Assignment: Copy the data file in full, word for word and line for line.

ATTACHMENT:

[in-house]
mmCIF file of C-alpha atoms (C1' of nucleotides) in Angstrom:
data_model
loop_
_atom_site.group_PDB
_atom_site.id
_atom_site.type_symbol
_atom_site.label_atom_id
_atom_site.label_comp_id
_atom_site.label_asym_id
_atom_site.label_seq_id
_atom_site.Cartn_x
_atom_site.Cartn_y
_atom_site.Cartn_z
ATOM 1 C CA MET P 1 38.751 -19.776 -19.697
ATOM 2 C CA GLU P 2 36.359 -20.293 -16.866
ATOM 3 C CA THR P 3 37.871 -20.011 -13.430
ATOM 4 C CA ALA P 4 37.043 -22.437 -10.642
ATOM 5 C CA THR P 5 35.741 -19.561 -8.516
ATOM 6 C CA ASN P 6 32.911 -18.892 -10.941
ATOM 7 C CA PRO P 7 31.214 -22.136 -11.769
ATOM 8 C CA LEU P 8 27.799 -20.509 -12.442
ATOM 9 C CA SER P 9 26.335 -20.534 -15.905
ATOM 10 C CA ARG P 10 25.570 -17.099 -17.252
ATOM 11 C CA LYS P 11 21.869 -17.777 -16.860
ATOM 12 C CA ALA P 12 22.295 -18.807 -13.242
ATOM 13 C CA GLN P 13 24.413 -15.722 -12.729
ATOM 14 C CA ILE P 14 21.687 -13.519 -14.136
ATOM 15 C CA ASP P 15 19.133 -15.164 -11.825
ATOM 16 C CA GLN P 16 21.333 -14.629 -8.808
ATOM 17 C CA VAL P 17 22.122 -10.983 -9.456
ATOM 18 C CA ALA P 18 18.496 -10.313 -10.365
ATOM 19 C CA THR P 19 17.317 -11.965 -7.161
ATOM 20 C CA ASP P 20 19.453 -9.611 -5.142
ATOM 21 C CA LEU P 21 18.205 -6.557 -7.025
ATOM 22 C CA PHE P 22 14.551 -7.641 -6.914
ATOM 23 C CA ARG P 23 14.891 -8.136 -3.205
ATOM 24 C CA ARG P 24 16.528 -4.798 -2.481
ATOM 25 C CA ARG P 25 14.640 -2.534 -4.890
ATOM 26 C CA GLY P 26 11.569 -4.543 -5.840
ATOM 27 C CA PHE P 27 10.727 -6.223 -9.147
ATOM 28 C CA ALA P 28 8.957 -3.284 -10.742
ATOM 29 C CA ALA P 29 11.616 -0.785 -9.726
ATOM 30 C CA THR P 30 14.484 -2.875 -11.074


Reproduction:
[in-house]
mmCIF file of C-alpha atoms (C1' of nucleotides) in Angstrom:
data_model
loop_
_atom_site.group_PDB
_atom_site.id
_atom_site.type_symbol
_atom_site.label_atom_id
_atom_site.label_comp_id
_atom_site.label_asym_id
_atom_site.label_seq_id
_atom_site.Cartn_x
_atom_site.Cartn_y
_atom_site.Cartn_z
ATOM 1 C CA MET P 1 38.751 -19.776 -19.697
ATOM 2 C CA GLU P 2 36.359 -20.293 -16.866
ATOM 3 C CA THR P 3 37.871 -20.011 -13.430
ATOM 4 C CA ALA P 4 37.043 -22.437 -10.642
ATOM 5 C CA THR P 5 35.741 -19.561 -8.516
ATOM 6 C CA ASN P 6 32.911 -18.892 -10.941
ATOM 7 C CA PRO P 7 31.214 -22.136 -11.769
ATOM 8 C CA LEU P 8 27.799 -20.509 -12.442
ATOM 9 C CA SER P 9 26.335 -20.534 -15.905
ATOM 10 C CA ARG P 10 25.570 -17.099 -17.252
ATOM 11 C CA LYS P 11 21.869 -17.777 -16.860
ATOM 12 C CA ALA P 12 22.295 -18.807 -13.242
ATOM 13 C CA GLN P 13 24.413 -15.722 -12.729
ATOM 14 C CA ILE P 14 21.687 -13.519 -14.136
ATOM 15 C CA ASP P 15 19.133 -15.164 -11.825
ATOM 16 C CA GLN P 16 21.333 -14.629 -8.808
ATOM 17 C CA VAL P 17 22.122 -10.983 -9.456
ATOM 18 C CA ALA P 18 18.496 -10.313 -10.365
ATOM 19 C CA THR P 19 17.317 -11.965 -7.161
ATOM 20 C CA ASP P 20 19.453 -9.611 -5.142
ATOM 21 C CA LEU P 21 18.205 -6.557 -7.025
ATOM 22 C CA PHE P 22 14.551 -7.641 -6.914
ATOM 23 C CA ARG P 23 14.891 -8.136 -3.205
ATOM 24 C CA ARG P 24 16.528 -4.798 -2.481
ATOM 25 C CA ARG P 25 14.640 -2.534 -4.890
ATOM 26 C CA GLY P 26 11.569 -4.543 -5.840
ATOM 27 C CA PHE P 27 10.727 -6.223 -9.147
ATOM 28 C CA ALA P 28 8.957 -3.284 -10.742
ATOM 29 C CA ALA P 29 11.616 -0.785 -9.726
ATOM 30 C CA THR P 30 14.484 -2.875 -11.074